The long-term significance of occult obstetric anal sphincter injury and any relationship with geriatric fecal incontinence is unknown, although 71% of a sample of women with late-onset fecal incontinence were found to have ultrasound evidence of an anal sphincter defect thought to have occurred at a previous vaginal delivery.8 A recent English study9 reveals that when women were carefully re-examined after delivery by a skilled obstetrician looking specifically at the anal sphincter, the prevalence of clinically diagnosed third-degree lacerations rose sharply from the 11% initially diagnosed by the delivering physician or midwife to 24.5%. A subsequent endoanal ultrasound detected only an additional 1.2% (3 injuries, 2 of which were in the internal anal sphincter and therefore clinically undetectable). This strongly suggests that the vast majority of obstetric anal sphincter injuries can be detected clinically by a careful exam and that, when this is done, true occult injuries will be a rare finding.
Classification of perineal injury9
||Injury confined to vaginal mucosa
||Injury of vaginal mucosa and perineal muscles, but not the anal sphincter
||Injury to the perineum involving the anal sphincter complex (external and internal)
|| <50% of external sphincter thickness is torn
|| >50% of external sphincter thickness is torn
|| Internal sphincter is torn
||Injury to external and internal sphincter and rectal mucosa/anal epithelium
Mechanisms of injury
Maintenance of fecal continence involves the coordinated action of several anatomical and physiological elements (FIGURE 1).10 An intact, innervated anal sphincter complex (both external and internal) is necessary. The sphincter complex can be damaged during childbirth in 3 ways.
Direct mechanical injury. Direct external or internal anal sphincter muscle disruption can occur, as with a clinically obvious third- or fourth-degree perineal laceration or an occult injury subsequently noted on ultrasound.
Neurologic injury. Neuropathy of the pudendal nerve may result from forceps delivery or persistent nerve compression from the fetal head.14 Traction neuropathy may also occur with fetal macrosomia and with prolonged pushing during Stage 2 in successive pregnancies, or with prolonged stretching of the nerve due to persistent poor postpartum pelvic floor tone. Injured nerves often undergo demyelination but usually recover with time.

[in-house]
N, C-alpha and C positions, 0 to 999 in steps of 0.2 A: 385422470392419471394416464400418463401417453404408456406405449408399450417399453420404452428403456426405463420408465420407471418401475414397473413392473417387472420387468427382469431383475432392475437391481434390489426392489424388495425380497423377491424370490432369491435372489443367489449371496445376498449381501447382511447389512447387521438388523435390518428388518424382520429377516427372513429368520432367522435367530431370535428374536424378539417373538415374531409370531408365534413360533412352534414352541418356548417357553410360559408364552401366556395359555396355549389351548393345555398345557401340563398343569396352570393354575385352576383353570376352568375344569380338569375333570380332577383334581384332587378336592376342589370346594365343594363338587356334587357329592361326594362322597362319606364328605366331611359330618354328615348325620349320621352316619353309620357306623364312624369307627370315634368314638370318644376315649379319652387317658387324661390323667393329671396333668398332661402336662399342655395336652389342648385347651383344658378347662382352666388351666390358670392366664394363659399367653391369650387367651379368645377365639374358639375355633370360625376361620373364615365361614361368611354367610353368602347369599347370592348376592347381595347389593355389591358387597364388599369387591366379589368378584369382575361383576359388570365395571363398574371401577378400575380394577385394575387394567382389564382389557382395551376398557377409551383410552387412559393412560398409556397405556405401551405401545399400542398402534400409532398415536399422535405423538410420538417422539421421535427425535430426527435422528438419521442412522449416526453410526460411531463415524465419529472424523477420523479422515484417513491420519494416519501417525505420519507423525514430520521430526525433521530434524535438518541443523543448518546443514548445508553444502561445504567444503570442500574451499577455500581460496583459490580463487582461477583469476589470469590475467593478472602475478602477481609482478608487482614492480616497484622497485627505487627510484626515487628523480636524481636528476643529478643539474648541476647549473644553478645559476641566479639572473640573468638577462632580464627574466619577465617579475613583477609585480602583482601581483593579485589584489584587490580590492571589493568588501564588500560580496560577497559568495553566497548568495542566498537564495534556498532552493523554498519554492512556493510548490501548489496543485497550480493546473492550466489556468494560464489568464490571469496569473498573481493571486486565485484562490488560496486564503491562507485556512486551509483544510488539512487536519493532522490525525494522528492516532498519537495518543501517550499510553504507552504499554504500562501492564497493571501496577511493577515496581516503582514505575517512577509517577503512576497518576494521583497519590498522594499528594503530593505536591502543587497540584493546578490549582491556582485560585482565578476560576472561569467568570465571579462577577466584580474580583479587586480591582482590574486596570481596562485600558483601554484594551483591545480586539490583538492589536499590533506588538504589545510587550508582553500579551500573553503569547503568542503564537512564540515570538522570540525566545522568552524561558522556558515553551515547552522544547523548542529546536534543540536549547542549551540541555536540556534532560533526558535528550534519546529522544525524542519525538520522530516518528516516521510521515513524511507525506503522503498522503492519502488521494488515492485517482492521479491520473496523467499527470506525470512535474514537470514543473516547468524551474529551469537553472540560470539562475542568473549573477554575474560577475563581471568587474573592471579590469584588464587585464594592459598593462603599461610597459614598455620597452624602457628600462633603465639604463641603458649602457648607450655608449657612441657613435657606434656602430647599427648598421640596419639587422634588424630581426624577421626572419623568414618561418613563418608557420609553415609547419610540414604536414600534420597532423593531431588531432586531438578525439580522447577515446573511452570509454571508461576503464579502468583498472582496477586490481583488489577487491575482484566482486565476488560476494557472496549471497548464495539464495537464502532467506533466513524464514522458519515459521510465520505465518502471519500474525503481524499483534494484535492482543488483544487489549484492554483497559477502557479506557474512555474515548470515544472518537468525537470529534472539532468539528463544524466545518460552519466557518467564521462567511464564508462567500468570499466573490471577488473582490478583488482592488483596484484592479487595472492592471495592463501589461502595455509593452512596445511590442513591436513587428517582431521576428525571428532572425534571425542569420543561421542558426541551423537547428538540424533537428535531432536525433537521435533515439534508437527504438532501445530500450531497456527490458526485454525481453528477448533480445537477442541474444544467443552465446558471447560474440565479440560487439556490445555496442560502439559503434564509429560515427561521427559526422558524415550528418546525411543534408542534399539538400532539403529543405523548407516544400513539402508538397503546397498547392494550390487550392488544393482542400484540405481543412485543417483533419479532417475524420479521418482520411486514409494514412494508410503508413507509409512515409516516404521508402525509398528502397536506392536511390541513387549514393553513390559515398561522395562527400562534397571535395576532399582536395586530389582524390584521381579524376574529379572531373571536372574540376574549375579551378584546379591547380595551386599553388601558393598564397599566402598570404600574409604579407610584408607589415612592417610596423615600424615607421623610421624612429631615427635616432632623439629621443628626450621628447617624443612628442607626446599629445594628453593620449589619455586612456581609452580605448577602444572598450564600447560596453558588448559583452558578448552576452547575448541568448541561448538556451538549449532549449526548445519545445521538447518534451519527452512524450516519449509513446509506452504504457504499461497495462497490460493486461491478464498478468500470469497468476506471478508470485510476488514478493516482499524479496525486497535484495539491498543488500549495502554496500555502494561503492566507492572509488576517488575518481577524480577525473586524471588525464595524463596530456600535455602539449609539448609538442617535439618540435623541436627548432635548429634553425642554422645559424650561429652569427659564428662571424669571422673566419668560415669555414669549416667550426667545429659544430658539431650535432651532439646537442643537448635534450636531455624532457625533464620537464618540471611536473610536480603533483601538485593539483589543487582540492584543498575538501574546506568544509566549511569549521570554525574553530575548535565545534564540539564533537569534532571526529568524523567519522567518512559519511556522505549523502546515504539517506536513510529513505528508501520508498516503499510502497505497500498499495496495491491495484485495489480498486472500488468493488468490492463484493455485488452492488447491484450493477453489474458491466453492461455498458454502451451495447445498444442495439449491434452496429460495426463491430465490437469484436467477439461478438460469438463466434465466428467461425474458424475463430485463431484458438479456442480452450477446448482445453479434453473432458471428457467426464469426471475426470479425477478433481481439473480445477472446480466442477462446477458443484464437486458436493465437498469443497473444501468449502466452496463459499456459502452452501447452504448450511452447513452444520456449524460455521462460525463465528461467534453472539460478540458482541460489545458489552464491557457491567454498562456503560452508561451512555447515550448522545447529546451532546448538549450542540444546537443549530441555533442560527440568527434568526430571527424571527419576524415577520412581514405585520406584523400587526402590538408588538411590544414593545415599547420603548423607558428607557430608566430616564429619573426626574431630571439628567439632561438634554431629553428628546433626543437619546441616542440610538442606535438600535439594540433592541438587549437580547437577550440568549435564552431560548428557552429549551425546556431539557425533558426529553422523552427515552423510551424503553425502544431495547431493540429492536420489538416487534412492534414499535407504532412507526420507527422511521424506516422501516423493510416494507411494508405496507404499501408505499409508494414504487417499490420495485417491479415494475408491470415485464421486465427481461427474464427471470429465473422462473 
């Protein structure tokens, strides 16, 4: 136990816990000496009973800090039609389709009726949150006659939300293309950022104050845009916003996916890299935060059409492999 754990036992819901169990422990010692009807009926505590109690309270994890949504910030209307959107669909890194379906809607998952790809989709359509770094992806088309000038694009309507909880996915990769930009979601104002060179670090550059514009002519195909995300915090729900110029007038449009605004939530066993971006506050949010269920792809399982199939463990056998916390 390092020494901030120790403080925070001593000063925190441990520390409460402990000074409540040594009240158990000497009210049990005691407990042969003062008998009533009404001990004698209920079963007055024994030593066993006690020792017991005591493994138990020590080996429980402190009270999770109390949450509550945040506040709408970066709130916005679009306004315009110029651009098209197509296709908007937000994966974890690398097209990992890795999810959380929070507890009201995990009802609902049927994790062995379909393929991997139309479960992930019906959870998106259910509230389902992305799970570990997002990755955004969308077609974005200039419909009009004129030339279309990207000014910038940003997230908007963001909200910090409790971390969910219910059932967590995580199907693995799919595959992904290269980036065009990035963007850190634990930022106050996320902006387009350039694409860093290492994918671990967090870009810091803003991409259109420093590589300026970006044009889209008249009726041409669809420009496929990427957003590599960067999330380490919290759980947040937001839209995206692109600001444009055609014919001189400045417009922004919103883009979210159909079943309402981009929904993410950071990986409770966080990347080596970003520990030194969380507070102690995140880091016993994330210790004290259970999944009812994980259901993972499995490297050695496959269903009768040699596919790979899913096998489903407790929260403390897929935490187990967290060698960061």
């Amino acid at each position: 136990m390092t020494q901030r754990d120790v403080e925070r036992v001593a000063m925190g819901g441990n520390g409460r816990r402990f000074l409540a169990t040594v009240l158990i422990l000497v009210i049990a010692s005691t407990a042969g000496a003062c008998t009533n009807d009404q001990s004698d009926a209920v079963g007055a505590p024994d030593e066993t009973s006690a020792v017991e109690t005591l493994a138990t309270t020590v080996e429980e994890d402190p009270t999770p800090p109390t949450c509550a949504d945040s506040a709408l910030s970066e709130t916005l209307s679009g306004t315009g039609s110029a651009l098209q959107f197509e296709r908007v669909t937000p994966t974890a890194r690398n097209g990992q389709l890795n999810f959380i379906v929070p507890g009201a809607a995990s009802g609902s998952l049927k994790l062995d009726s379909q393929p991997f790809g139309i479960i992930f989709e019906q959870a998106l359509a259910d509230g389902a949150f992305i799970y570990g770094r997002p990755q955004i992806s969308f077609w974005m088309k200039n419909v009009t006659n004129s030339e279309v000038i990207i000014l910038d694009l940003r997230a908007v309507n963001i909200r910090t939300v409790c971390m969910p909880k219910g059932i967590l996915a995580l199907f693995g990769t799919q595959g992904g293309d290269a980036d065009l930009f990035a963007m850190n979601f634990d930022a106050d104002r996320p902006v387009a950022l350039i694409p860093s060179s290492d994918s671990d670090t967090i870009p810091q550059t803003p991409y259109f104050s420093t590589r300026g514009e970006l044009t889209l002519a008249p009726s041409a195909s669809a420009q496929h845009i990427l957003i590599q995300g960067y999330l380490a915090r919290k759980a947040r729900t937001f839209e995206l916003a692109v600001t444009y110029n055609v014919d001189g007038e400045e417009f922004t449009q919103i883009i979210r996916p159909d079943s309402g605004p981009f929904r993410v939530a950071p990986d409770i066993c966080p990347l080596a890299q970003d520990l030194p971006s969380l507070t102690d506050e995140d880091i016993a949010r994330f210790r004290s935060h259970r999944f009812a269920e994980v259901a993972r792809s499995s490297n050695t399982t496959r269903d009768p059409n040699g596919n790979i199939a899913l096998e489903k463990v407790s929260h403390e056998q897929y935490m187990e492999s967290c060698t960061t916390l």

Combined mechanical and neurologic trauma. Isolated neurologic injury, as described above, is believed to be rare. Neuropathy more commonly accompanies mechanical damage.15
Who is at risk?
Several risk factors are unavoidable. One of these is primiparity, a consistently reported independent variable also associated with other risk factors for obstetric anal sphincter injury, such as instrument delivery (TABLE 2).
Major risk factors for obstetric anal sphincter injury
| Short perineal body
|Instrumental delivery, overall
| Forceps-assisted delivery
| Vacuum-assisted delivery
| Forceps vs vacuum
| Forceps with midline episiotomy
|Prolonged second stage of labor (>1 hour)
|Intrapartum infant factors:
| Birthweight over 4 kg
| Persistent occipitoposterior position
|Previous anal sphincter tear
Preventing obstetric anal sphincter injury
Sphincter injury can occur even when obstetrical management is optimal. Although evidence from RCT data is often lacking, sufficient observational and retrospective data support the following recommendations to reduce the likelihood of injury.
Choose vacuum delivery before forceps
Any form of instrument delivery increases the risk of obstetric anal sphincter injury and altered fecal continence by between 2- and 7-fold.2,16,24 An RCT found clinical third-degree tears in 16% of women with forceps-assisted deliveries, compared with 7% of vacuum-assisted deliveries; the authors concluded that, when circumstances allow, vacuum delivery should be attempted first (acknowledging however that 23% of vacuum deliveries failed and proceeded to a forceps extraction, a sequence associated with increased injury).17 A meta-analysis confirmed that vacuum extraction is preferred when instrumental delivery is necessary (SOR: A).25